Table 1: Preparation of SJT-DI-02 polyherbal formulation

Click here to view


Chemicals and solvents

Marmelosin, gallic acid, lupeol and asarones were procured from Natural remedies, Bangalore. All the solvents and chemicals in experiments were of analytical grade (Merck, Ltd., Mumbai).

Development of solvent system by TLC study

Chemical markers and formulation (SJT-DI-02) was subjected for TLC study using different solvent systems and optimization was carried out for each marker. [6],[7],[8],[9] Solvent systems were optimized in order to get maximum separation of various phytochemical and it further used for HPTLC study.

Development of HPTLC methods

HPTLC instrumentation

sample solutions were spotted in the form of bands of width 6 mm with a Hamilton 100 μl syringe on pre-coated plate G 60 F254 (20 cm × 10 cm with 250 μm thickness, E. Merck) using a Camag Linomat V applicator. The slit dimension was kept 3 mm × 0.45 mm. Each track was scanned thrice and baseline correction was carried out. The mobile phase consisted of Toluene: Ethyl acetate: Methanol: Glacial acetic acid (8:2:0.25:0.2) (for asarones and marmelosin); Toluene: Ethyl acetate: Methanol: Formic acid. (3:3:0.2:0.8) (for gallic acid) and Benzene: Ethyl acetate (9:1) (for lupeol). Linear ascending development was carried out in 20 cm × 10 cm, a Camag twin trough glass Chamber saturated with the mobile phase for each marker. The optimized chamber saturation time for mobile phase was 30 min at room temperature (25 ± 1°C). The migration distance was 60 mm. TLC plates were air dried with air dryer. Densitometric scanning was performed using Camag TLC Scanner-III at 305 nm (marmelosin), 245 nm (gallic acid), 559 nm (lupeol) and 295 nm (asarones) operated by a Camag data evaluation 32 bit software.

Preparation of solutions

Preparation of standard solution of chemical marker compounds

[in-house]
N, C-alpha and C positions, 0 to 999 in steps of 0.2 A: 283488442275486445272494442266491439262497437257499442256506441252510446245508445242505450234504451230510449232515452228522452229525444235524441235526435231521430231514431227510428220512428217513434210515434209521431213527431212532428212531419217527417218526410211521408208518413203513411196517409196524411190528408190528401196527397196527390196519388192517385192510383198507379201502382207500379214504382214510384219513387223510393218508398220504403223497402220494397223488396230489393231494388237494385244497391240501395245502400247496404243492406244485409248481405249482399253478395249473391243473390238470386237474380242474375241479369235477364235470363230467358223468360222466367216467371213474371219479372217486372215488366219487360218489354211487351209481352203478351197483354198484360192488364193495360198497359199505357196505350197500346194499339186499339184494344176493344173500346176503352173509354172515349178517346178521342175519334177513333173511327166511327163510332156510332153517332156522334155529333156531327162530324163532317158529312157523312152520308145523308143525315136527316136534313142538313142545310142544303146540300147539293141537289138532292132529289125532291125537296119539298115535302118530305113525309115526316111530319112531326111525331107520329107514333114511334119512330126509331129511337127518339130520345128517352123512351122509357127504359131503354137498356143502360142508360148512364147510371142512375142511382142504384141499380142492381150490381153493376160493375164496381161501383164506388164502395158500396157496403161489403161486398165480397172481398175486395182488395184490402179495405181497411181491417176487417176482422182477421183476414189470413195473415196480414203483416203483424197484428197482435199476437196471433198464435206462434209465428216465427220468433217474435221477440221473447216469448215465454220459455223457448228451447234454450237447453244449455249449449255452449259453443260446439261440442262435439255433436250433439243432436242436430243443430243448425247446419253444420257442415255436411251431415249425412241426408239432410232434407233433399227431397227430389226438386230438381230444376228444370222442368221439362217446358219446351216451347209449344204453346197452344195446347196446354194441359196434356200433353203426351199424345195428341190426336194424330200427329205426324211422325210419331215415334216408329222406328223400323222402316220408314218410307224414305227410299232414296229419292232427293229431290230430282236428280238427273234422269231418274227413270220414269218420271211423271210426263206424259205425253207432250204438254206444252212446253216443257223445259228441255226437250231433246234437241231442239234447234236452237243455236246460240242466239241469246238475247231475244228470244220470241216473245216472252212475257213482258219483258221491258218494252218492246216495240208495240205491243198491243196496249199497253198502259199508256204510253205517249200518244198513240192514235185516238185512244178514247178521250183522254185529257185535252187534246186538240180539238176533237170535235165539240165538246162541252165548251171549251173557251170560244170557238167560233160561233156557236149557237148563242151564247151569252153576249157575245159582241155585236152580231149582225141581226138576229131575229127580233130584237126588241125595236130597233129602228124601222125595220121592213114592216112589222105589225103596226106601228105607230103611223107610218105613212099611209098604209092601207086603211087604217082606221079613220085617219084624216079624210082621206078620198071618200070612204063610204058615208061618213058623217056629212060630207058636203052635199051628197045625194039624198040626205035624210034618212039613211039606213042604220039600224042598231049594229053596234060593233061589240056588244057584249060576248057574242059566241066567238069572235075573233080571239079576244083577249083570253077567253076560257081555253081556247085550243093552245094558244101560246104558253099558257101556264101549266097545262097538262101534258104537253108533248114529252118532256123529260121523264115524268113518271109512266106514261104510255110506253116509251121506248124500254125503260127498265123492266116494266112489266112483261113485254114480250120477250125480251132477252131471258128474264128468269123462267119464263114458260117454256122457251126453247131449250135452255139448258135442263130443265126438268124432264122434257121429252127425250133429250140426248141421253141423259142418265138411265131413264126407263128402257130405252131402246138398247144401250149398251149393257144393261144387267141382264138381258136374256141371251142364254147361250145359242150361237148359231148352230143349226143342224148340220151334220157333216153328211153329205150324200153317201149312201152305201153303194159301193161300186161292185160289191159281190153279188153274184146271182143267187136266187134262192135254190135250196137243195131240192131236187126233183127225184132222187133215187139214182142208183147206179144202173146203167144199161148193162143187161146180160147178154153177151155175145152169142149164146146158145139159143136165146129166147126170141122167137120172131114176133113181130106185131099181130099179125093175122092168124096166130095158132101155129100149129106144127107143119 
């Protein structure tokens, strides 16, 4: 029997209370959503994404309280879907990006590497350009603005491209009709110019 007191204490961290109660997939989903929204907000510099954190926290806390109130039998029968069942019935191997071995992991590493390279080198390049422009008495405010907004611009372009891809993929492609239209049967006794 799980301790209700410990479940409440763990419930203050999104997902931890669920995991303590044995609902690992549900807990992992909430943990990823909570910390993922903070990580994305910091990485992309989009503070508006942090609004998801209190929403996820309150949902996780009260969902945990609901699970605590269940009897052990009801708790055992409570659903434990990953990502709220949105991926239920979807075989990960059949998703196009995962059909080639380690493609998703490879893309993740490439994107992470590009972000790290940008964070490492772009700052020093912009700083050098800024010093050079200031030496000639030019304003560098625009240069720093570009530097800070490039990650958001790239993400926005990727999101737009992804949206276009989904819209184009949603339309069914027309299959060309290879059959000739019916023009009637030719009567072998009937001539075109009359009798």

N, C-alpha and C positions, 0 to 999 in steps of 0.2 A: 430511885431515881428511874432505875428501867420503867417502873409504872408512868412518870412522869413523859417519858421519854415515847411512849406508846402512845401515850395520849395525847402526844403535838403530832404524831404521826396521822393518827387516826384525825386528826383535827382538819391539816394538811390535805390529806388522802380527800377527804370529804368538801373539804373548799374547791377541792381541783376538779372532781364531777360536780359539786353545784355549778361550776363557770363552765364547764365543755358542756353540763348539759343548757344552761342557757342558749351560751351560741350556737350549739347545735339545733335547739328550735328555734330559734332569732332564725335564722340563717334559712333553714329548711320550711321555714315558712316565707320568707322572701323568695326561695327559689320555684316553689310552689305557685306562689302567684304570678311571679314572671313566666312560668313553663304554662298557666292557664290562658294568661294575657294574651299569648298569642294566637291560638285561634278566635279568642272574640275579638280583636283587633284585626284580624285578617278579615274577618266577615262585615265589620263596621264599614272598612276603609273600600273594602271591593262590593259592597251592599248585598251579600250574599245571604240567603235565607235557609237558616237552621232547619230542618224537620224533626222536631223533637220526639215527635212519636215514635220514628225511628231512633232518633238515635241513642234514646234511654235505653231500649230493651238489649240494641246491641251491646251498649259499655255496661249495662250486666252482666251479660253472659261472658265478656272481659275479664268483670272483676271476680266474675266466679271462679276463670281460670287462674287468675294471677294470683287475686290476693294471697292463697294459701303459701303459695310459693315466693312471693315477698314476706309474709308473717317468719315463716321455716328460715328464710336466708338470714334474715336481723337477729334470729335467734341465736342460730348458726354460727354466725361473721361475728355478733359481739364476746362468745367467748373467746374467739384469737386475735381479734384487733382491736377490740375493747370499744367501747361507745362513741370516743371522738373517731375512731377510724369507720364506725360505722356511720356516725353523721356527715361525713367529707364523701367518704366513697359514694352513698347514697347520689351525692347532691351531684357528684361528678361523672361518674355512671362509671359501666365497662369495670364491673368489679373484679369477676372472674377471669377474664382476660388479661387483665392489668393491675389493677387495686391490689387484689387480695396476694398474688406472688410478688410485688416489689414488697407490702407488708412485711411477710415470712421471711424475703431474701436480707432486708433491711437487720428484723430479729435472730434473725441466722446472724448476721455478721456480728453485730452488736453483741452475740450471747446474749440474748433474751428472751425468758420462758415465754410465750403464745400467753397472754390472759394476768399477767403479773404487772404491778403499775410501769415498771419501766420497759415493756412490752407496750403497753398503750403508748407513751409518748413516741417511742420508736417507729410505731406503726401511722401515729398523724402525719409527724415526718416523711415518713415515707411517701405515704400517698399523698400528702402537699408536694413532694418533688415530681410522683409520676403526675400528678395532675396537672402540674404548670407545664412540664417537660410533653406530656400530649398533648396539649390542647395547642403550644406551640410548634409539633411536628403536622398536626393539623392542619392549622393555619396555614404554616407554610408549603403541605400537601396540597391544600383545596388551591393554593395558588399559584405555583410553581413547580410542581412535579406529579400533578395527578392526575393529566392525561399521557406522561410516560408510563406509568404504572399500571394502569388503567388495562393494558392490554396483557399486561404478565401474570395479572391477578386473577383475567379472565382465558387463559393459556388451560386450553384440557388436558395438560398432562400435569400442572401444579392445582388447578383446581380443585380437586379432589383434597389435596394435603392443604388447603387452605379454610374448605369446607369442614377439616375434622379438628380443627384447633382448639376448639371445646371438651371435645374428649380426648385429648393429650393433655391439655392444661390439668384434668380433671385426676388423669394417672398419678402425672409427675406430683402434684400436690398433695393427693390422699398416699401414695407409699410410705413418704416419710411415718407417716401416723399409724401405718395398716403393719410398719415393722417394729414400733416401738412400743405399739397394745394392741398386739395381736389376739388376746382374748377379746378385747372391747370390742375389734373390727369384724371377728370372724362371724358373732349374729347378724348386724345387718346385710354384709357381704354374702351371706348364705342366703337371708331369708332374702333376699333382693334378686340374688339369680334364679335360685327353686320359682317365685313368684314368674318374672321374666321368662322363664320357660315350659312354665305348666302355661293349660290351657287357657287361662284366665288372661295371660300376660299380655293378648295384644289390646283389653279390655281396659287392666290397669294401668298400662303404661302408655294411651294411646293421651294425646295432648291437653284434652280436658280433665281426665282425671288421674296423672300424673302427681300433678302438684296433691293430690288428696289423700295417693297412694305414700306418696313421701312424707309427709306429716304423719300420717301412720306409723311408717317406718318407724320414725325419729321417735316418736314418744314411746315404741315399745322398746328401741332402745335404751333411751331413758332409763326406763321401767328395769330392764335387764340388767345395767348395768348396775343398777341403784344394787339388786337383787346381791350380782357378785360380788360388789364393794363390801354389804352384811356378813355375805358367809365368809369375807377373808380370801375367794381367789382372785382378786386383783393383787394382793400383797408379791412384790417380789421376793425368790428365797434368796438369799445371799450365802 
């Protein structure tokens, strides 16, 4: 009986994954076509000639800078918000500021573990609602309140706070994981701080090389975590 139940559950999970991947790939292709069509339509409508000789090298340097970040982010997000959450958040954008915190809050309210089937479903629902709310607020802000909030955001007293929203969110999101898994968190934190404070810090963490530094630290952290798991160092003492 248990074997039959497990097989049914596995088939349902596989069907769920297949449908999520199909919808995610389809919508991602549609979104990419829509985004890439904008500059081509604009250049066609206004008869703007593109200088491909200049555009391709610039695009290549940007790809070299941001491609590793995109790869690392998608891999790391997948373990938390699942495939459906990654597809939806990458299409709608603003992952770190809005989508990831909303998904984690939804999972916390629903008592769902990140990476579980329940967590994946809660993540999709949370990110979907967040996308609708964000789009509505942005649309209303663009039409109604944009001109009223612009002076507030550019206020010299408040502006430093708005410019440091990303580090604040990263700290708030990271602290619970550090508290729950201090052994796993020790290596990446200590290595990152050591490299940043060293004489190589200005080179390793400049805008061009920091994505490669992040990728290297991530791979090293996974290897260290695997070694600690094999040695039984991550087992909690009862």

Accurately weighed 2.5 mg of marmelosin, gallic acid and lupeol (0.5 mg/ml) and 15 mg of asarones (3 mg/ml) were dissolved in 5 ml of methanol respectively in a volumetric flask separately.

Preparation of sample solutions

Accurately weighed 50 mg of SJT-DI-02 dissolved in 10 ml of methanol (5.0 mg/ml) in a volumetric flask.

Calibration curves of chemical marker compounds

From standard marmelosin, gallic acid, lupeol solutions (0.5 mg/ml), 3, 4, 5, 6 and 7 μl and for whereas standard asarones solution (3 mg/ml), 2, 3, 4, 5 and 6 μl volume were spotted separately. The plates were developed and dried. Lupeol spotted plate was derivatized by 5% aqueous H2SO4 and heated at 110°C. The marmelosin, gallic acid, lupeol and asarones spotted plates were scanned at 305, 245, 559 and 295 nm respectively. Data of peak height and peak area of each marker spots were recorded. Standard curve of peak area versus concentrations were plotted.

Estimation of chemical markers in polyherbal formulations

A volume of 35 μl of test solution for marmelosin and asarones, 25 μl of test solution for gallic acid and 50 μl of test solution for lupeol were used for spotting. The plates were developed and dried. For lupeol the plate was derivatized by 5% aqueous H2SO4 and heated at 110°C. The developed plates were scanned at 305 nm (marmelosin), 245 nm (gallic acid), 559 nm (lupeol) and 295 nm (asarones). Peak areas were noted and concentration of markers in the formulation was calculated from the calibration curve.

Validation of HPTLC methods